The main advantage of using GCC would be that it is the same on all platforms, while Visual is limited to windows. And you get to choose which IDE suits you best .

As far as the compiler itself goes, both offer various levels of code optimization. You''d have to perform a series of benchmarks to see which produces the faster/smaller code. Compile time may also be an issue... maybe you can find some info about that somewhere on the web.

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I believe the compiler that comes with VC++ .Net can make slightly faster code than GCC. But seeing as VC++ .Net costs a fair amount of money and GCC is completely free it ain''t bad going And if you do want to compile on many different platforms with the same code GCC would probably be your best bet.

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Guest Anonymous Poster
> by the way, it''s called #elseif, not #elif
nope, it''s called #elif

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unless you''re doign something complex with templates, VC++ .NET will compile code with similiar ability as GCC.

Once you start getting into strange template stuff, both GCC and VC++ start doing things wrong.

VC++ 6 does lots of things wrong, and it might cause problems. for instance, the infamous for(int i;;i; problem.

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I'm going to go with GCC, using the Dev-C++ IDE for Windows and Xcode for Mac. I only have the trial version of MSVC and have been using Dev-C++ so far anyway. I wasn't looking forward to paying for MSVC .

Is there anyway to compile programs for Linux without actually having the OS?

[edited by - Shard on December 1, 2003 12:11:23 PM]

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quote:
Original post by Shard
Is there anyway to compile programs for Linux without actually having the OS?

Yes. GCC can be configured as a cross compiler. You would still need a linux system to test it on, though.

--
AnkhSVN - A Visual Studio .NET Addin for the Subversion version control system.
[Project site] [Blog] [RSS] [Browse the source] [IRC channel]

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quote:
Original post by Shard
As I understand it, to develop a game for multiple platforms I would have to move the code over from compiler to compiler to build the platform-specific exes.

How do you program applications for multiple platforms?



I offten use a simple javac command and then if I expect distribution I use jar xxxxxxx command to create a selfexecutable jar.

I actually found multiple executables as anoying and I like somewhat smaller and more stable bytecode.

quote:

Which compilers for Windows, Linux and Mac OS X work well together, without too much modifying of source code?




When programming for multiple OS you should never expect that your work would be completely done by some miracle compiler.
For example compare XFree and MAC OSX. Actually you should never expect to run executable under windoze without isues.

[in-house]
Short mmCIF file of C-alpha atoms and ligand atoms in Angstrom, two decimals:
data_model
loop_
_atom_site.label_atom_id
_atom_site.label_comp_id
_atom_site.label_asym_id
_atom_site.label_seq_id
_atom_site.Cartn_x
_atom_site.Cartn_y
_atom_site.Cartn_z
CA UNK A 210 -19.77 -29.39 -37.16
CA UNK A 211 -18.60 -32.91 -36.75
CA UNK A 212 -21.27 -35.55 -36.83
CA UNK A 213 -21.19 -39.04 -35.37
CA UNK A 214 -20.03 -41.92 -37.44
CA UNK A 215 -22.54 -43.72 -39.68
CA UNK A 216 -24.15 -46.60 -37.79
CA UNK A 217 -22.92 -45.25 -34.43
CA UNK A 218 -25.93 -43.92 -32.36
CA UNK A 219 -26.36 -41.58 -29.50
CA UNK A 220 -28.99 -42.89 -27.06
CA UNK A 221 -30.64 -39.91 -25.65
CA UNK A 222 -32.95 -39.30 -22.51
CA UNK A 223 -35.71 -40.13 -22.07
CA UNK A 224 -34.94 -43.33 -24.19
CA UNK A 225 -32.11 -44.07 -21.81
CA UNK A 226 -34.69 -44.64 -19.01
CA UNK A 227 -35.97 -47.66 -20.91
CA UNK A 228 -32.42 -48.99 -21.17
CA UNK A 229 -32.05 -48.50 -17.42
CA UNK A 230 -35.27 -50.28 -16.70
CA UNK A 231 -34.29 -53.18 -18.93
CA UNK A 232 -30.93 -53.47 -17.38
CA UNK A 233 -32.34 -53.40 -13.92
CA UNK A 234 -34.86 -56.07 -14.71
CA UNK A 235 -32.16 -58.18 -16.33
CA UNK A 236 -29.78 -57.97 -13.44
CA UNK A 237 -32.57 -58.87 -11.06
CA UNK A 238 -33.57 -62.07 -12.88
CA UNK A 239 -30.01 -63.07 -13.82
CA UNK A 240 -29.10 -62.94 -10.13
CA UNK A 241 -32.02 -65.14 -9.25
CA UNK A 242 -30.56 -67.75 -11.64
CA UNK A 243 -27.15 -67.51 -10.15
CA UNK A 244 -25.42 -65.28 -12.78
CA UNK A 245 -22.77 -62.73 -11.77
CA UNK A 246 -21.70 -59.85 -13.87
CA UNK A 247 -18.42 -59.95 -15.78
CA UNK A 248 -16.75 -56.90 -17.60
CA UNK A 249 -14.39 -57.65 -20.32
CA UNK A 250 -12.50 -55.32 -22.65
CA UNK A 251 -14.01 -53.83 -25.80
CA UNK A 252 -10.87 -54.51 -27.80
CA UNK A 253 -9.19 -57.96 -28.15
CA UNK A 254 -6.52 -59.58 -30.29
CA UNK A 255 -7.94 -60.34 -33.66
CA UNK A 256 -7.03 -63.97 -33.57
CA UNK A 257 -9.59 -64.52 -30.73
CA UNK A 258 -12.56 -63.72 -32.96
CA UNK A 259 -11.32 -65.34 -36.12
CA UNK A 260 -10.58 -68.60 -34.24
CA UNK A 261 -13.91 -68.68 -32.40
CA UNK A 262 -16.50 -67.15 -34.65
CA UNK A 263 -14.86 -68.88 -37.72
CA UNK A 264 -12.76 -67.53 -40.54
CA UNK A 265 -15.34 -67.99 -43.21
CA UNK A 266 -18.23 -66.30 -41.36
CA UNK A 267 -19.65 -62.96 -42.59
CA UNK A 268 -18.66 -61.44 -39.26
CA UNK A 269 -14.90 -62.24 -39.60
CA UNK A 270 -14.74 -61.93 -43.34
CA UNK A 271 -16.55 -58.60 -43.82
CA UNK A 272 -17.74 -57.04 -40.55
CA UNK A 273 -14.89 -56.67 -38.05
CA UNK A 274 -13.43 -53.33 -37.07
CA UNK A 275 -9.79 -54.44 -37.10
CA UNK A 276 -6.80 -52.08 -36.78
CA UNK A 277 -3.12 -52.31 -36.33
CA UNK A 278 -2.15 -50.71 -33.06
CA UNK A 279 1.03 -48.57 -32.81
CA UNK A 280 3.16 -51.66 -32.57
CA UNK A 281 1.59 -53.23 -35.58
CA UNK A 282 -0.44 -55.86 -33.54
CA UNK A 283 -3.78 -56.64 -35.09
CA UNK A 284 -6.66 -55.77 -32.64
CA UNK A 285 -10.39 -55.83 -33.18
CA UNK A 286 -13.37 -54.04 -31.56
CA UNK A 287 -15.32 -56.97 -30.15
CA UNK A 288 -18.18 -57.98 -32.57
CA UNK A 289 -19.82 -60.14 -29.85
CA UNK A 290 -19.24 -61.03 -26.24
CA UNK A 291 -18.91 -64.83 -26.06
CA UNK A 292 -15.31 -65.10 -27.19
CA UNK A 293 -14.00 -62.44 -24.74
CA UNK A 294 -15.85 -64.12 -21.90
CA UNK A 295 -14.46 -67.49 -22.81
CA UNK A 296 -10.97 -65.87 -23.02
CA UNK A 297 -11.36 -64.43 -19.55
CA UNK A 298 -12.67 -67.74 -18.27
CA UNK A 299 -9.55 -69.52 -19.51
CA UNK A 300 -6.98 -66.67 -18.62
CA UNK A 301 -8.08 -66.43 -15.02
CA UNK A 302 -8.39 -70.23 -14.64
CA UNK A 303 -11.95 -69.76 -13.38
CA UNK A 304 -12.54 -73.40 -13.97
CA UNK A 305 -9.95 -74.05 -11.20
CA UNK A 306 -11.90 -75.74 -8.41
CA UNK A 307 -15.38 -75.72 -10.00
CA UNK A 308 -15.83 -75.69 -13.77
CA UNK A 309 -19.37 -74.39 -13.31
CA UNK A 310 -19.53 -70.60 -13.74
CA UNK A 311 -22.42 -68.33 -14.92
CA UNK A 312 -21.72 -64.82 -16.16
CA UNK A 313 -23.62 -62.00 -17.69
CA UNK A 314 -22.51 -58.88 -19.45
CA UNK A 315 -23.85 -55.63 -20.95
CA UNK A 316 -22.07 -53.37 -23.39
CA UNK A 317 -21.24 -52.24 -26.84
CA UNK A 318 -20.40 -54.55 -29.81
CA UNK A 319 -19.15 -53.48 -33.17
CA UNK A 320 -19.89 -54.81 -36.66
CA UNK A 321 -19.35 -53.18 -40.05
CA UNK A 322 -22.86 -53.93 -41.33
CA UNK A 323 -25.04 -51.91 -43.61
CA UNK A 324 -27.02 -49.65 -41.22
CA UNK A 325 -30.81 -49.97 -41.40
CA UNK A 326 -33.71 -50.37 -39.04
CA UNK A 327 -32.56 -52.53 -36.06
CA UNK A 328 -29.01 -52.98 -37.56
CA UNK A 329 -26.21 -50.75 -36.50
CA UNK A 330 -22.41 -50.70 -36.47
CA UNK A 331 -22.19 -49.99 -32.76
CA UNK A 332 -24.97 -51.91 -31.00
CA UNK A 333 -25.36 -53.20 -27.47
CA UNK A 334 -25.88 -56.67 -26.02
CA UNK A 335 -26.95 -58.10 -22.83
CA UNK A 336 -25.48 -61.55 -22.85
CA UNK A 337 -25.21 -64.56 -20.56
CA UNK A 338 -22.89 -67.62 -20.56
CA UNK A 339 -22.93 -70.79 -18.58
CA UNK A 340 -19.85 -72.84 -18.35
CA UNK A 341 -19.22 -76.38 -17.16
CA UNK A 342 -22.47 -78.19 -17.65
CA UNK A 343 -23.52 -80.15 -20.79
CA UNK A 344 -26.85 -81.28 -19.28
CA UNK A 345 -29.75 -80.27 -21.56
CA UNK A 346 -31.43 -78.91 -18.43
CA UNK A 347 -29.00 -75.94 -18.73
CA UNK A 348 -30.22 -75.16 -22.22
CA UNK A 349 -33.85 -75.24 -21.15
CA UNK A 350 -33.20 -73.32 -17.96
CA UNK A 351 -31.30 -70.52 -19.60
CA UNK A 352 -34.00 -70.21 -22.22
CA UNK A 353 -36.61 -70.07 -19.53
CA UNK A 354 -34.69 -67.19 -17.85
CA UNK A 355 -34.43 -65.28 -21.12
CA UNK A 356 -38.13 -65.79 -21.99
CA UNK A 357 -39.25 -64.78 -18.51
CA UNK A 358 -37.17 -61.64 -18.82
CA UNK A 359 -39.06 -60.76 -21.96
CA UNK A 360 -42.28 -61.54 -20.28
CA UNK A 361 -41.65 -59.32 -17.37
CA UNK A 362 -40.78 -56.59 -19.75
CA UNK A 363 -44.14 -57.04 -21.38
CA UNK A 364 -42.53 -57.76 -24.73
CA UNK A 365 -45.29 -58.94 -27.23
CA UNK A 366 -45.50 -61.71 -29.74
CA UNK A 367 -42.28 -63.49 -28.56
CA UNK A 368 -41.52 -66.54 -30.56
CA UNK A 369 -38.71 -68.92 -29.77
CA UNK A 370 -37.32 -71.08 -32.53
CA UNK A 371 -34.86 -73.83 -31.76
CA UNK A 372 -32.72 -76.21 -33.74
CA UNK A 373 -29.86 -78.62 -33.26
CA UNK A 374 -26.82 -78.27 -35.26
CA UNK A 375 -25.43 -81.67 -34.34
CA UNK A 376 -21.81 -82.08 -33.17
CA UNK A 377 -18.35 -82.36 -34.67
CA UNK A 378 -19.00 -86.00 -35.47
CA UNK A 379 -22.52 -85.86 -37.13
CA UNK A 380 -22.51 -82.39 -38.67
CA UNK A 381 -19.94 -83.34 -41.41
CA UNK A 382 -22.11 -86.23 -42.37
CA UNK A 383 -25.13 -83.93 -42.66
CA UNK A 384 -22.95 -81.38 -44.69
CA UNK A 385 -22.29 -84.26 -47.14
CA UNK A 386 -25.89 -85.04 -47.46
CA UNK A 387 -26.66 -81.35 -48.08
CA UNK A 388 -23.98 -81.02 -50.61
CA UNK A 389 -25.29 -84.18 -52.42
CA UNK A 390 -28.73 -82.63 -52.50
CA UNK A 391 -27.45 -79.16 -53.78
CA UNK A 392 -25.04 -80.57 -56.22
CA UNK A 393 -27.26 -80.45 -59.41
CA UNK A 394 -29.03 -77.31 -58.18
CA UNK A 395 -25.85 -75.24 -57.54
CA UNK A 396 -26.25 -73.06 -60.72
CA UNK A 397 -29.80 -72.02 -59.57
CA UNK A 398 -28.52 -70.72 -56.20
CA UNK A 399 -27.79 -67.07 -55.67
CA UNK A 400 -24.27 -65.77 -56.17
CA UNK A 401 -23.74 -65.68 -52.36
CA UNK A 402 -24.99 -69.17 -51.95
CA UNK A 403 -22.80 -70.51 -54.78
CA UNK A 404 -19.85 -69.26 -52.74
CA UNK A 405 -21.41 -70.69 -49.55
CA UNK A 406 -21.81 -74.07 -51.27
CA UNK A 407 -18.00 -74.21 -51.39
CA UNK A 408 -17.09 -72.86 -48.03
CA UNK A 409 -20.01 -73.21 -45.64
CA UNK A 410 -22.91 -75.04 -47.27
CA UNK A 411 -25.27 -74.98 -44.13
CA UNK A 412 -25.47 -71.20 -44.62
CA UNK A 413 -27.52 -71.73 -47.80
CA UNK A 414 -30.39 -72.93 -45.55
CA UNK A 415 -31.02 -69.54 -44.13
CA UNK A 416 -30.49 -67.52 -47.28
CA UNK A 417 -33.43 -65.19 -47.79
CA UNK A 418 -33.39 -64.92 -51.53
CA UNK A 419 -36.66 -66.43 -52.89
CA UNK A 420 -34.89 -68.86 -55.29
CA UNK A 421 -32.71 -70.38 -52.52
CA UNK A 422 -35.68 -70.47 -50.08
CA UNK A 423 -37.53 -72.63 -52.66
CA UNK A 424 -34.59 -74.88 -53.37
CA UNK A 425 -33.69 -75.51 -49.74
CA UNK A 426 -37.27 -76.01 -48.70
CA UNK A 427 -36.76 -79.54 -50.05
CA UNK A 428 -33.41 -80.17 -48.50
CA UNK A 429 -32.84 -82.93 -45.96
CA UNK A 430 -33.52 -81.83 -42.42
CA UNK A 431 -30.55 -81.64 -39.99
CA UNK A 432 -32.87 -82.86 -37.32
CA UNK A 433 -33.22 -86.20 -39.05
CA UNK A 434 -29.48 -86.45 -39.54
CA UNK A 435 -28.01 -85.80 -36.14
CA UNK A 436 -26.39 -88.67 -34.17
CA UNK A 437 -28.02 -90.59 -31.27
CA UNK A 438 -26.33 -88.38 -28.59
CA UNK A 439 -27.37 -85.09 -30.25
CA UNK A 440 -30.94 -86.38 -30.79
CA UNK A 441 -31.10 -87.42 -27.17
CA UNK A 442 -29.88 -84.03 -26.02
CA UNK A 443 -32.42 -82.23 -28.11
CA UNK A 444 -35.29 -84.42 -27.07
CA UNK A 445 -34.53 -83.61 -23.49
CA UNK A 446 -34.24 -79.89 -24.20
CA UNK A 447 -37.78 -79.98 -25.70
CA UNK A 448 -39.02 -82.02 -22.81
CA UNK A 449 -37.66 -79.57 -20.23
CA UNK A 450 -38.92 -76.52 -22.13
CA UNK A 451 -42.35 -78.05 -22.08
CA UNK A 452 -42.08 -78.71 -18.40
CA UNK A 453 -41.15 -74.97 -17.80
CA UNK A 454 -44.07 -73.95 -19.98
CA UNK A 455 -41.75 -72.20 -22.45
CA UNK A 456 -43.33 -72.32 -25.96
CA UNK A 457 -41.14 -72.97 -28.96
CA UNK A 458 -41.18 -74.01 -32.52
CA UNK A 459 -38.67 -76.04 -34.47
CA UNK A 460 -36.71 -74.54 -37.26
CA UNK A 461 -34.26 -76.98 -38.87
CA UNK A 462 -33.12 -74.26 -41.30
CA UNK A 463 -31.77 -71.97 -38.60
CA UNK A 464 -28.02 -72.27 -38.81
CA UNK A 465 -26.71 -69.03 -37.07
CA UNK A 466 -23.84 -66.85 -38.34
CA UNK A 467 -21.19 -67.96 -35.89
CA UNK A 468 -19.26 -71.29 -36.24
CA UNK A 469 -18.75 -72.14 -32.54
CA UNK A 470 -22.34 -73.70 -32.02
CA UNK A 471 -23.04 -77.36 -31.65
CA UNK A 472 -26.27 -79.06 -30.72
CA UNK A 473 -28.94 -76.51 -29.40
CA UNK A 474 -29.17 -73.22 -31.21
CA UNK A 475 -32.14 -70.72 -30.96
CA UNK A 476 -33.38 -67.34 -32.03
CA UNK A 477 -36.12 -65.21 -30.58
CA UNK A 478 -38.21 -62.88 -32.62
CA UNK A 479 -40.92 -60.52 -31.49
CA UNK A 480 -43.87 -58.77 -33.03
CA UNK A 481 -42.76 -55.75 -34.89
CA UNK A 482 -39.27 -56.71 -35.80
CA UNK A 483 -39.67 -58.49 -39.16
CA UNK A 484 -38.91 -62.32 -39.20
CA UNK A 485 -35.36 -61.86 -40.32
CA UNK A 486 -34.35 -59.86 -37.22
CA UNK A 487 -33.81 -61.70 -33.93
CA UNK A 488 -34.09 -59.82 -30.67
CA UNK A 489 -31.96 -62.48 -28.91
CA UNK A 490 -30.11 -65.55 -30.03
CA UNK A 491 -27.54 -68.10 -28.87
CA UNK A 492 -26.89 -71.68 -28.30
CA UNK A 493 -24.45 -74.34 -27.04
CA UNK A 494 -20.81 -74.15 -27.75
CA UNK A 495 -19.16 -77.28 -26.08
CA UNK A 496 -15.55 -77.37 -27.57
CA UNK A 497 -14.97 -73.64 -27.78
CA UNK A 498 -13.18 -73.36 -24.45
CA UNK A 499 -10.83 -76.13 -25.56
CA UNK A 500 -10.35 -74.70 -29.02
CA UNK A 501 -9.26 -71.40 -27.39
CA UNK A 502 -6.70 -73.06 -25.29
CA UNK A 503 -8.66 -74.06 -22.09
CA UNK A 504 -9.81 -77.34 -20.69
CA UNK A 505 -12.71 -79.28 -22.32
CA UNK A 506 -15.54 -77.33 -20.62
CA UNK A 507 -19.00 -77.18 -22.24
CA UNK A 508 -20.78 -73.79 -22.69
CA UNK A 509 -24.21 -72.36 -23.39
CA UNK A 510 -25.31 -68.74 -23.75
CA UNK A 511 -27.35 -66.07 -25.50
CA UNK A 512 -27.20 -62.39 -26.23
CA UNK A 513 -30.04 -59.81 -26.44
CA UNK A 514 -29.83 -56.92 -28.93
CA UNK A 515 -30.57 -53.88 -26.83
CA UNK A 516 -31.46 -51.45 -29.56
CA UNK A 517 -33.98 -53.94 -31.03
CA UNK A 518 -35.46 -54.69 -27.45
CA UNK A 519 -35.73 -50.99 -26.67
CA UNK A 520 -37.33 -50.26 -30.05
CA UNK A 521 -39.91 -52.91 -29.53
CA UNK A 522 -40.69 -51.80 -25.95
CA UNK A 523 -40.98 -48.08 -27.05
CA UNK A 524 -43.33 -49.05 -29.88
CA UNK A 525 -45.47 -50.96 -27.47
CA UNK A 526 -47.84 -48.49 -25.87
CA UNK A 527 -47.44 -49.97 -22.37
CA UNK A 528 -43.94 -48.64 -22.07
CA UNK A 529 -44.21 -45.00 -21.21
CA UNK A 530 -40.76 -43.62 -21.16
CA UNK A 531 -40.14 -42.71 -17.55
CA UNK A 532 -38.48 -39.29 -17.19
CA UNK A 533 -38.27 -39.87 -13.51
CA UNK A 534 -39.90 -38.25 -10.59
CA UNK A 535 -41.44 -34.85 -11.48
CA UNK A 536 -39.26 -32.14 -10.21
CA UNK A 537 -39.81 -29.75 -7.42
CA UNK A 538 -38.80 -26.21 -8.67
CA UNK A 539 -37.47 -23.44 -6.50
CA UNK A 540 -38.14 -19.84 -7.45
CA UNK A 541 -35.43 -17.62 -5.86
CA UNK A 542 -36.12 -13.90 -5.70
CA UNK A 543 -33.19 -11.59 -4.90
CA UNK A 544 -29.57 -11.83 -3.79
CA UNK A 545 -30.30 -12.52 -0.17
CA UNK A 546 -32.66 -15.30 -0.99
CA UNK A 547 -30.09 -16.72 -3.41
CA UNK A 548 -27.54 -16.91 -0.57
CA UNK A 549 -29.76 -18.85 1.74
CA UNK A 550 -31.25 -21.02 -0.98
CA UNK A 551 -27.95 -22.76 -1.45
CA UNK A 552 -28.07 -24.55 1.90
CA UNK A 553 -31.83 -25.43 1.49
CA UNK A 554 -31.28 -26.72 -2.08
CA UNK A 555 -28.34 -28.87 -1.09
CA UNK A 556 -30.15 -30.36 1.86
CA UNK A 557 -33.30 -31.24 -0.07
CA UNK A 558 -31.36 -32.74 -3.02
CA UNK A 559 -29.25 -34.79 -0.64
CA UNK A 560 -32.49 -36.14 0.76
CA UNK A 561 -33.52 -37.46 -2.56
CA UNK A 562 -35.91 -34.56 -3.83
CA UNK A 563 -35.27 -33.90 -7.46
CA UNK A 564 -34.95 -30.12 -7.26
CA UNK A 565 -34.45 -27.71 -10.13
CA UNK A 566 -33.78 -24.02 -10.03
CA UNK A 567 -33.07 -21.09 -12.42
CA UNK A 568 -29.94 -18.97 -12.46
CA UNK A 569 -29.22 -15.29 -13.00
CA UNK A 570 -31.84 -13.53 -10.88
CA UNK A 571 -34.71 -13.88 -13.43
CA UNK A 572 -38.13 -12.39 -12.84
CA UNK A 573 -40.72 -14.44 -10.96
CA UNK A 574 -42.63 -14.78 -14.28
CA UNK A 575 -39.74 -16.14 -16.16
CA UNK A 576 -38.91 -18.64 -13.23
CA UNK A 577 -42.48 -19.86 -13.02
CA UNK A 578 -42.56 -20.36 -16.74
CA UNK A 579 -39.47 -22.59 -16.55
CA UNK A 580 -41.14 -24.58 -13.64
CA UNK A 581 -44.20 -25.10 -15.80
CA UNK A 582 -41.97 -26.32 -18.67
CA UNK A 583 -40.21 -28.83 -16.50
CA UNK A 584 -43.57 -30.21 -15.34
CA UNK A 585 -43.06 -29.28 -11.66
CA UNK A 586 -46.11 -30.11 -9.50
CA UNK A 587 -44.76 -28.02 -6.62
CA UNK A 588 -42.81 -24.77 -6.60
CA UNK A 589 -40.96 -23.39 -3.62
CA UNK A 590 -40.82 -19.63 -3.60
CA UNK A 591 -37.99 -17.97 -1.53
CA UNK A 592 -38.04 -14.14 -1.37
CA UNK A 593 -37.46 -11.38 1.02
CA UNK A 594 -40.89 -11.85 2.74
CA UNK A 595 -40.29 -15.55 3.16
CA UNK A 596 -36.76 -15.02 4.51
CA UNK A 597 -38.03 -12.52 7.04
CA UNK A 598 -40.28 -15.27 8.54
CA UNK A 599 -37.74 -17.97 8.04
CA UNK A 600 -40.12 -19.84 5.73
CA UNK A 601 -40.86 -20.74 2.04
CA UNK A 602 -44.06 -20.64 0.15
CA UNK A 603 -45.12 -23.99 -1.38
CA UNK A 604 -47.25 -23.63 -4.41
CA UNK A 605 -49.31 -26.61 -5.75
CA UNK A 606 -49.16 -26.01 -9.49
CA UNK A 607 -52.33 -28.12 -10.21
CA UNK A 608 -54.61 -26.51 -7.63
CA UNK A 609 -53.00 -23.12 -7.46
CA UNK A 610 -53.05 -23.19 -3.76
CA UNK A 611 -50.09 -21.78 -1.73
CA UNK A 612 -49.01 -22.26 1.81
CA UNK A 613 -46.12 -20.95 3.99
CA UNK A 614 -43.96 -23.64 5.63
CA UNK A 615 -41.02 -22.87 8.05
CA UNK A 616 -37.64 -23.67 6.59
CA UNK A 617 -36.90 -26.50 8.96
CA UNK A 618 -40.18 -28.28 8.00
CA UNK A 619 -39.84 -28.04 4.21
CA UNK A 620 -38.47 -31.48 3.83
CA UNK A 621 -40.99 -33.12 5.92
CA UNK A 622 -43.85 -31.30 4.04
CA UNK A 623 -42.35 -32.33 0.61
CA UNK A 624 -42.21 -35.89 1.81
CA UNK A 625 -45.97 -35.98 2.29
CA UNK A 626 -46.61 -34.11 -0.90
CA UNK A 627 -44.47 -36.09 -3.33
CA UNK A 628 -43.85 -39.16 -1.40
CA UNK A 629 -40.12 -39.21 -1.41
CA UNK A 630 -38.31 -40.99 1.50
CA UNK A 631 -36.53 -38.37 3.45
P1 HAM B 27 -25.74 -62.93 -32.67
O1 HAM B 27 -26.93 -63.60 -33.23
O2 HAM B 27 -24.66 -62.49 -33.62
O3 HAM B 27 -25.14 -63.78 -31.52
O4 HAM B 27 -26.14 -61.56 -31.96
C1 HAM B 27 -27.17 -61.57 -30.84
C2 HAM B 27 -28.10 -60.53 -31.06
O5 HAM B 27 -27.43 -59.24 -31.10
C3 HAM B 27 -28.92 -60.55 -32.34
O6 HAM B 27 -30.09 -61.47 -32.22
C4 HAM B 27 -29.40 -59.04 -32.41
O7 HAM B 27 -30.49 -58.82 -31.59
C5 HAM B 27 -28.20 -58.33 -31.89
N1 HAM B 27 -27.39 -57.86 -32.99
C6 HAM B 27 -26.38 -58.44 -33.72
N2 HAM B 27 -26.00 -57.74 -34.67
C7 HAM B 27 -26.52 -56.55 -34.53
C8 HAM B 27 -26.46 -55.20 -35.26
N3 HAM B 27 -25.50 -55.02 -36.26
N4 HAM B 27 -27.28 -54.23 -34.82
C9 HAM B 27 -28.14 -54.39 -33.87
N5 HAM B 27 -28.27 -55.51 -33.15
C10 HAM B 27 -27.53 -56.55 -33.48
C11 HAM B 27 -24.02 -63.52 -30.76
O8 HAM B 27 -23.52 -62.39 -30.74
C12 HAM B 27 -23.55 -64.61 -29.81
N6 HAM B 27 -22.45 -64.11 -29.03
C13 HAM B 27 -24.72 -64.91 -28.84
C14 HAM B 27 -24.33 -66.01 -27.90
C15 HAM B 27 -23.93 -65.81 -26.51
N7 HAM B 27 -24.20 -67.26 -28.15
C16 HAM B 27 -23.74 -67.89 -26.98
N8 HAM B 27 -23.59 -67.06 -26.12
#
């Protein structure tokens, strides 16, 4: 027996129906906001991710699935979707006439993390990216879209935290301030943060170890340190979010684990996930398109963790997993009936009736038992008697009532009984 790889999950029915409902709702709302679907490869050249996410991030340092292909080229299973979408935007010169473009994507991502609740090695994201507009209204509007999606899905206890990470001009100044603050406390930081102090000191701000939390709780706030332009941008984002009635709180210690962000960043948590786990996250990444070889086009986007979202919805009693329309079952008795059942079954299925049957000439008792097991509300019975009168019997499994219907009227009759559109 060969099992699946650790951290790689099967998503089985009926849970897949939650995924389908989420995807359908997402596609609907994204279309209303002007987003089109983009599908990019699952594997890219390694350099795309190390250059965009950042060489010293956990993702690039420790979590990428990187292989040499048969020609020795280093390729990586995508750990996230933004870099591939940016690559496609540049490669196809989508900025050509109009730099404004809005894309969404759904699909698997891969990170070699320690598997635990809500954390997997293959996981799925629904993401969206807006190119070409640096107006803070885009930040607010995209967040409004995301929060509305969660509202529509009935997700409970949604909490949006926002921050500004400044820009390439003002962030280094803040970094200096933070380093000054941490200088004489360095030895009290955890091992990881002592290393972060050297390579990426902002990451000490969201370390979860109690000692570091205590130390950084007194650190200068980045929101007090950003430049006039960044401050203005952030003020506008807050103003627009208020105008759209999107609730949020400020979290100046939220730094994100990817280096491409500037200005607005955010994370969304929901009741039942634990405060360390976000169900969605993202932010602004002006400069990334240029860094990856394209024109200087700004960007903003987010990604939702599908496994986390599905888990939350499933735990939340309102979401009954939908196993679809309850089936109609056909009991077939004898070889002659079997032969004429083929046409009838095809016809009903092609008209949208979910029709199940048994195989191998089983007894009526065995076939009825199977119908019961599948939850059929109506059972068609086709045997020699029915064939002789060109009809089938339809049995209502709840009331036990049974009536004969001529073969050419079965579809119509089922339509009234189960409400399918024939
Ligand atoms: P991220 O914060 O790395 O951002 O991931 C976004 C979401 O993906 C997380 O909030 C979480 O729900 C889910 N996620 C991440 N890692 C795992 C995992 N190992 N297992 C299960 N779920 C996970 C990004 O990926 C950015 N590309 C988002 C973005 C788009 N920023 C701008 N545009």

But for your question is simple answer. Java compiler could do that with less code modifications than other compilers. ~_^

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quote:

But for your question is simple answer. Java compiler could do that with less code modifications than other compilers. ~_^


Last time I checked Java (VM) was an interpreter, not a compiler? Basically you''re right of course But, excuse my ignorance, I don''t think Java is very suitable for high end games.

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quote:
Original post by Shard
Yeah, I''m a C++ programmer, not Java.


It''s generally preferrable to be a "programmer" rather than a "C++ programmer" or a "Java programmer".
quote:

How do I set up GCC as a cross compiler?

http://www.mingw.org/mingwfaq.shtml#faq-cross

--
AnkhSVN - A Visual Studio .NET Addin for the Subversion version control system.
[Project site] [Blog] [RSS] [Browse the source] [IRC channel]

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I''ve done a Google search on the cross compile topic. Most pages only deal with Linux -> Windows, the one page that mentions Windows -> Linux says ''requires compiler tweaking'' and ''complicated'' (I recommend reading it, along with subpages).

Also: If you want to test the compiled apps, you''ll need a Linux system. And if you''ve got that it''d be easier to use it for compiling too.

Just as a side note: I''m running a dual boot WinXP/Debian without problems. The Debian system was installed after Windows was on the box, and I use Lilo at boot time to start up the respective system. If you don''t want to go to the trouble of installing a secondary system, you could try out Knoppix which is startable from a CD and should be fairly easy to set up.

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quote:
Original post by Wildfire
quote:

But for your question is simple answer. Java compiler could do that with less code modifications than other compilers. ~_^


Last time I checked Java (VM) was an interpreter, not a compiler? Basically you''re right of course But, excuse my ignorance, I don''t think Java is very suitable for high end games.


You can call Compiller.disable() from your application and force VM to run in just interpreted mode. Standard behavior is: if it would run more than once - compile it. No binary is writen on HD however, so it might be iteresting to add exe cache to VM. (viruses would be happy. ^_^ )

I tried both and found that Java is less messy and differences aren''t that hight. As long as you aren''t pointer arithmetic maniac.

Shard: "Yeah, I''m a C++ programmer, not Java."

That''s bad, you''d have a lot of problems. Best idea would be win/linux dualboot, but it won''t solve problems with MAC. Be prepared for alot of "a blind programming".
As a sidenote. I know aprox 6 languages and I''m using at least 3-4 regulary. I would recommend anyone to learn more than one language. So he wont be locked in just one.